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Book Review: The Complete Jewish Study Bible


716-O-6-e1470643218874Description from Hendrickson Publishers

Christians and Messianic Jews who are interested in the rich spiritual traditions of their faith will be thrilled with this brand new study Bible. The Complete Jewish Study Bible pairs the updated text of The Complete Jewish Bible with extra study material, to help readers understand and connect with the Jewish roots of the Christian faith.

The Complete Jewish Bible translation shows that the word of God, from Genesis to Revelation, is a unified Jewish book meant for everyone—Jew and non-Jew alike. Translated by David H. Stern with new, updated introductions by Rabbi Barry Rubin, it has been a best-seller for over twenty years. This translation, combined with beautiful, modern design and helpful features, makes this an exquisite, one-of-a-kind Bible.

Unique to The Complete Jewish Study Bible are a number of helpful articles and notes to aid the reader in understanding the Jewish context for the Scriptures, both in the Tanakh (the Old Testament) and the B’rit Hadashah (the New Testament).

Features include:
– Twenty-five contributors (both Jewish and Christian), including John Fischer, Patrice Fischer, Arnold G. Fruchtenbaum, Walter C. Kaiser, Jr., Rabbi Russell Resnik, and more
– Thirty-four topical articles ranging from topics such as the menorah (or “candelabra of God”) and repentance (t’shuvah) in the Bible, to Yeshua’s “Sermon on the Mount” and the Noachide Laws (the laws given by God to Noah and subsequent generations) and their applicability to Gentiles
– In addition to these topical articles and detailed study notes, there are twelve tracks or themes running throughout the Bible with 117 articles, covering topics such as Jewish Customs, the Names of God, Shabbat, and the Torah
– New Bible book introductions, written from a Jewish perspective
– Bottom-of-page notes to help readers understand the deeper meanings behind the Jewish text
– Sabbath and Holy Day Scripture readings
– Offers the original Hebrew names for people, places, and concepts

My Review:

If I would buy a study bible and even spend the extra money to get it bound in leather, this is the Bible I would get. The Complete Jewish Study Bible fascinates me. I first learned about the Complete Jewish Bible version when I came across the book Names and Titles of God by Dr. Ralph F. Wilson. I also reviewed this book in an earlier post. I had no clue how Greek, Latin and English changed the names in the Bible and I found it fascinating how the Complete Jewish Study Bible was different from all the other bible versions that I knew. It took me some time to get adjusted to the names in the Complete Jewish Study Bible especially how the page headings have the names of the books in Hebrew on the left side and English on the right side. But after spending time in this version, I got accustomed to it. I was very happy for the glossary of Hebrew words into English and the glossary of English words into Hebrew in the back of this bible in the appendix. This bible has a small footnotes section that goes over some verses in more detail but it’s not overwhelming like many other versions. The introduction is a great help for people with no Jewish background. The introduction covers the topical articles that are found throughout the Complete Jewish Study Bible. There are 117 articles split up into twelve themes including Anti-Jewish Scriptural Interpretations, Covenants, Jewish Customs, Jewish-Gentile Relations, Messianic Prophecy, The Names of God, The Sabbath, Salvation and Atonement, The Holy Days of Isra’el, The Land of Isra’el, Torah, The Tabernacle (Mishkan). Each article is listed in the Appendix. The introduction covers a history of how the Complete Jewish Study Bible came to be along with other explanations such as translations and translators, The Bible, Contents of the Bible, Why the Bible is God’s Word, Jewish Tanakh verses Christian Old Testament, and Original Language Texts Underlying the Complete Jewish Bible. I could give a detailed review about what I learned in just the introduction of the Complete Jewish Study Bible. The Complete Jewish Study Bible introduction helps remind Christians that their faith is Jewish. The Appendix also covers an Index of Tanakh Passages Cited in the B’rit Hadashah, Scripture Readings for Shabbat and Festivals, Feasts & Fasts, Biographies of Rabbies and Sages, Contributors, Work Cited for Further Reading, About the Translator and Maps. Each book has a full color page for the introduction. The Complete Jewish Study Bible comes with two blue ribbons attached. My teenage daughter says that the book smell smells like a nice type of tea. She says that the book smell is a very important part of book review because you cannot enjoy a good book unless it has a good too. The pages are thin like most Bibles are. It would not be good for journaling with paint. You can see the type on the other side quite easily but it is not distracting while reading. I would like the pages to be slightly thicker but feel nice to the touch. I’m not fond of hardback Bibles because they do not wear well but I was given the hardback version to review but knowing the content, this is the bible I would want in a leather cover. I would highly suggest any one looking for a study bible and that is interested in the Jewish roots and history to buy The Complete Jewish Study Bible without hesitation in any cover they choose.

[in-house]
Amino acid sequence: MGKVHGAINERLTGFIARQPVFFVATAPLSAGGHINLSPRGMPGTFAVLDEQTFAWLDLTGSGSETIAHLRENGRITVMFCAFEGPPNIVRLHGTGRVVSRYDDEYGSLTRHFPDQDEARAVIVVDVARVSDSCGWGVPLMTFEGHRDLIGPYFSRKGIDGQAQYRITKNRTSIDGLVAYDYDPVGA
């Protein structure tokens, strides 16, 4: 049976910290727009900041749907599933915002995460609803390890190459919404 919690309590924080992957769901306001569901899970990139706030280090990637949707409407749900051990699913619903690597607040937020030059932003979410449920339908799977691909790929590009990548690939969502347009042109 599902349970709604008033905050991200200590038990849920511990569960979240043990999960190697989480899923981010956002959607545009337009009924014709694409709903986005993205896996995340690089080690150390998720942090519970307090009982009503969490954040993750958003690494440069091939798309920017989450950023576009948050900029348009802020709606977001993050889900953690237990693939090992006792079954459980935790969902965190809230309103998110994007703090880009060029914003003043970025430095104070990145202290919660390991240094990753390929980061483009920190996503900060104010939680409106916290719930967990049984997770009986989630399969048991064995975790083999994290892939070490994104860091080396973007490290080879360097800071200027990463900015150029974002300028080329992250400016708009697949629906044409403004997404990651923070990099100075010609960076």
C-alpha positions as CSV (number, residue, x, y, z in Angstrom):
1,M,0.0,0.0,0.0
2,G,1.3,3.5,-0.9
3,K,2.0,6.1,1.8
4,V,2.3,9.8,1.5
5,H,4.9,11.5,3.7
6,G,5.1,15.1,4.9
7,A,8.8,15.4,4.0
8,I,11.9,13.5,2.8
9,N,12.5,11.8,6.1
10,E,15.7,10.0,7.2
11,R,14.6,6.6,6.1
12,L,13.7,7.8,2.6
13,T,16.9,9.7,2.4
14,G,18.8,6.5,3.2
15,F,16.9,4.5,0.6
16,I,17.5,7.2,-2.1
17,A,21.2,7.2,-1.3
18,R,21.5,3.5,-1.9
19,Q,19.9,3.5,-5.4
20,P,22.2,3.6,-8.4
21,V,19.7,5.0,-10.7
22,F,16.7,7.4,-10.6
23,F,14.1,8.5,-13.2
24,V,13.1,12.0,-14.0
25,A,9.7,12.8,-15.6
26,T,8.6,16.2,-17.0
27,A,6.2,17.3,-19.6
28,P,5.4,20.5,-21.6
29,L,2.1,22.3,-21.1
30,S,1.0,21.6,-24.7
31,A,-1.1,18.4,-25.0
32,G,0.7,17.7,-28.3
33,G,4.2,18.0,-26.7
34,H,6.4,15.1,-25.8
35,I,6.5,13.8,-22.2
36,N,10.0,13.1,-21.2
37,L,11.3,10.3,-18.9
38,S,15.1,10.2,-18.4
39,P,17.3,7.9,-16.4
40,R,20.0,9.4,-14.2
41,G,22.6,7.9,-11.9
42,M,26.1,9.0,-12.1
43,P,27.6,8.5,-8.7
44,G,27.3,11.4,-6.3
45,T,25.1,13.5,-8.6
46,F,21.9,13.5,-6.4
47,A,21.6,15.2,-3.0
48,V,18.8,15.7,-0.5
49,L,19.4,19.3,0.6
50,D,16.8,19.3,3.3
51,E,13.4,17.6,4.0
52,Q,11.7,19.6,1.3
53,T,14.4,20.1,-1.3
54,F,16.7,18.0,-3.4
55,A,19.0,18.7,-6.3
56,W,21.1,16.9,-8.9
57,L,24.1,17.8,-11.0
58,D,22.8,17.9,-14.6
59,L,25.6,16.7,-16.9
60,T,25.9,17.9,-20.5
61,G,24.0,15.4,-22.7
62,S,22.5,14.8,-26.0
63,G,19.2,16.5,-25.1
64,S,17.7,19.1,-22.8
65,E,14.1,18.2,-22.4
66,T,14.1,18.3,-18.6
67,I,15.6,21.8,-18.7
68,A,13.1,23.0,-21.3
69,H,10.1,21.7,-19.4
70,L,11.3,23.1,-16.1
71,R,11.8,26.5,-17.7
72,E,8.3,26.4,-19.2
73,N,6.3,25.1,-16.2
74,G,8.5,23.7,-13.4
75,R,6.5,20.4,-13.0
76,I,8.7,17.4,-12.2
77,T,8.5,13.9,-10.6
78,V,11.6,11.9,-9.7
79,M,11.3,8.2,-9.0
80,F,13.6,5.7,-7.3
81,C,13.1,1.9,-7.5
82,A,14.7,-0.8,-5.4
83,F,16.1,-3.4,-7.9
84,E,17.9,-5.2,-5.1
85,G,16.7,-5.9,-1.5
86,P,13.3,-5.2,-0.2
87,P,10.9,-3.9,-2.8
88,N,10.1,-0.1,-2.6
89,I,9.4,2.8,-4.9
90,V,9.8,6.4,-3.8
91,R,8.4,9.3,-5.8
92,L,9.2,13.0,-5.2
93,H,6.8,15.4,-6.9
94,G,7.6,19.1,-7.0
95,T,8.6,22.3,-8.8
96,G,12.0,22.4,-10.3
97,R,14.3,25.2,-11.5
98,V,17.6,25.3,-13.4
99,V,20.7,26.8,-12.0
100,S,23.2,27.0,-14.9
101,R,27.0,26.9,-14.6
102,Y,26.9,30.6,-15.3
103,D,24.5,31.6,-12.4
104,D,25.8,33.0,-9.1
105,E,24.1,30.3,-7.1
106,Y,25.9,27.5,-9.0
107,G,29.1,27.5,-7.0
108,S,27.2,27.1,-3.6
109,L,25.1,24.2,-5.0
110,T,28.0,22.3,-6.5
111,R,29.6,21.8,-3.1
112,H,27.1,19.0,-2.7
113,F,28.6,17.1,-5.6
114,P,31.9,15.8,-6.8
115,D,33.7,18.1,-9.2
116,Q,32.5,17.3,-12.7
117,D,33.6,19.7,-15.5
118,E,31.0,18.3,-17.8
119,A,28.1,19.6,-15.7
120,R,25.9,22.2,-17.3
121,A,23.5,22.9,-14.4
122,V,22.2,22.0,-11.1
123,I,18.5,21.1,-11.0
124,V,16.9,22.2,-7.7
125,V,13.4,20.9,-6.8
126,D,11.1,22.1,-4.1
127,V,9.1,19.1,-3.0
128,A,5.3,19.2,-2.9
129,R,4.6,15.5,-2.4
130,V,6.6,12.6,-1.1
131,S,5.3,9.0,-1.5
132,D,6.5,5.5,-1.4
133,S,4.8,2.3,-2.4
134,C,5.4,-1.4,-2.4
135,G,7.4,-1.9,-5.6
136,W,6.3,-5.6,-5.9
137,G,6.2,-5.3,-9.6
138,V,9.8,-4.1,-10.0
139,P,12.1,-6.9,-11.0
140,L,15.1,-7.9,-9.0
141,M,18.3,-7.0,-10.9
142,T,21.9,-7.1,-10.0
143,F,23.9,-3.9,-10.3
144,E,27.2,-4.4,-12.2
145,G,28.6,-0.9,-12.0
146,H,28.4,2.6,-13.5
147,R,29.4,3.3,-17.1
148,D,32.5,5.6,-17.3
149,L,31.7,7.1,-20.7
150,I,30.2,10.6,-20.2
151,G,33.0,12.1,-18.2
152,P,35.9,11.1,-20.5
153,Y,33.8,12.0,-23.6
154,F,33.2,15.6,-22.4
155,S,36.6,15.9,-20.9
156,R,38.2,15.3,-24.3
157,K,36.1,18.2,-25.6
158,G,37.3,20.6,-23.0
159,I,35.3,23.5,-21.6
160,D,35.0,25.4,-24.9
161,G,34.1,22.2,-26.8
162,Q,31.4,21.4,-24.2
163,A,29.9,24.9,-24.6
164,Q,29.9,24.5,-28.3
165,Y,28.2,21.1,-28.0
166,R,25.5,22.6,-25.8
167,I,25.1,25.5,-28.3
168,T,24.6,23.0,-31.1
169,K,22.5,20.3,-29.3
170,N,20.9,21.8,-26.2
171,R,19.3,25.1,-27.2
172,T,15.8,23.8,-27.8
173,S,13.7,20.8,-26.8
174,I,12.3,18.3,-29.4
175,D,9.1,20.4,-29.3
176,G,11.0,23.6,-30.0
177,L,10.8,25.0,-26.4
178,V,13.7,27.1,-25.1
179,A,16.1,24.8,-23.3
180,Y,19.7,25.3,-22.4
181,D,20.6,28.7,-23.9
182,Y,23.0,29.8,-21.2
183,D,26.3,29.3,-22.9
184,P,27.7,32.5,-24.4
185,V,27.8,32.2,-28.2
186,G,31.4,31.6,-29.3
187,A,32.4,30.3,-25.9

Disclosure of Material Connection: I received this book free from the publisher through the Hendrickson Review Program.  I was not required to write a positive review. The opinions I have expressed are my own. I am disclosing this in accordance with the Federal Trade Commission’s 16 CFR, Part 255 : “Guides Concerning the Use of Endorsements and Testimonials in Advertising.”